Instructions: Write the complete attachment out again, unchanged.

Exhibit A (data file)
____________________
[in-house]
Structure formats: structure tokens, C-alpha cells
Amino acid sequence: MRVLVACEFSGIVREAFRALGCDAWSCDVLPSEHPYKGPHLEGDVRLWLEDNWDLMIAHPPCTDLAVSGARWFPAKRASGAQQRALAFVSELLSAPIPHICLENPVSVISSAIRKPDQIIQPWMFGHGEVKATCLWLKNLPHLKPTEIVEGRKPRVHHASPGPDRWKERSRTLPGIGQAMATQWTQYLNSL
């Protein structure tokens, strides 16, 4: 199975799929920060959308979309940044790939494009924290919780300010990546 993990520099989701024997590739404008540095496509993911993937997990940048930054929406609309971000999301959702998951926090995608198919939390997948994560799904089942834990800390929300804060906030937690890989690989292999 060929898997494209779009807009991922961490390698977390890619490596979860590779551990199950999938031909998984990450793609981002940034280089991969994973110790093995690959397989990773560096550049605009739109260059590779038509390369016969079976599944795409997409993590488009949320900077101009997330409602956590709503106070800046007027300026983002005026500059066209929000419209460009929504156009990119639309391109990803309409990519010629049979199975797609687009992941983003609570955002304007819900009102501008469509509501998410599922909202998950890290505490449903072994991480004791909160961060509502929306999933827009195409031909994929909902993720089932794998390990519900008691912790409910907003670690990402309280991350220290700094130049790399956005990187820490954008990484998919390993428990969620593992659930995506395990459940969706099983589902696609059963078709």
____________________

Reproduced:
[in-house]
Structure formats: structure tokens, C-alpha cells
Amino acid sequence: MRVLVACEFSGIVREAFRALGCDAWSCDVLPSEHPYKGPHLEGDVRLWLEDNWDLMIAHPPCTDLAVSGARWFPAKRASGAQQRALAFVSELLSAPIPHICLENPVSVISSAIRKPDQIIQPWMFGHGEVKATCLWLKNLPHLKPTEIVEGRKPRVHHASPGPDRWKERSRTLPGIGQAMATQWTQYLNSL
């Protein structure tokens, strides 16, 4: 199975799929920060959308979309940044790939494009924290919780300010990546 993990520099989701024997590739404008540095496509993911993937997990940048930054929406609309971000999301959702998951926090995608198919939390997948994560799904089942834990800390929300804060906030937690890989690989292999 060929898997494209779009807009991922961490390698977390890619490596979860590779551990199950999938031909998984990450793609981002940034280089991969994973110790093995690959397989990773560096550049605009739109260059590779038509390369016969079976599944795409997409993590488009949320900077101009997330409602956590709503106070800046007027300026983002005026500059066209929000419209460009929504156009990119639309391109990803309409990519010629049979199975797609687009992941983003609570955002304007819900009102501008469509509501998410599922909202998950890290505490449903072994991480004791909160961060509502929306999933827009195409031909994929909902993720089932794998390990519900008691912790409910907003670690990402309280991350220290700094130049790399956005990187820490954008990484998919390993428990969620593992659930995506395990459940969706099983589902696609059963078709």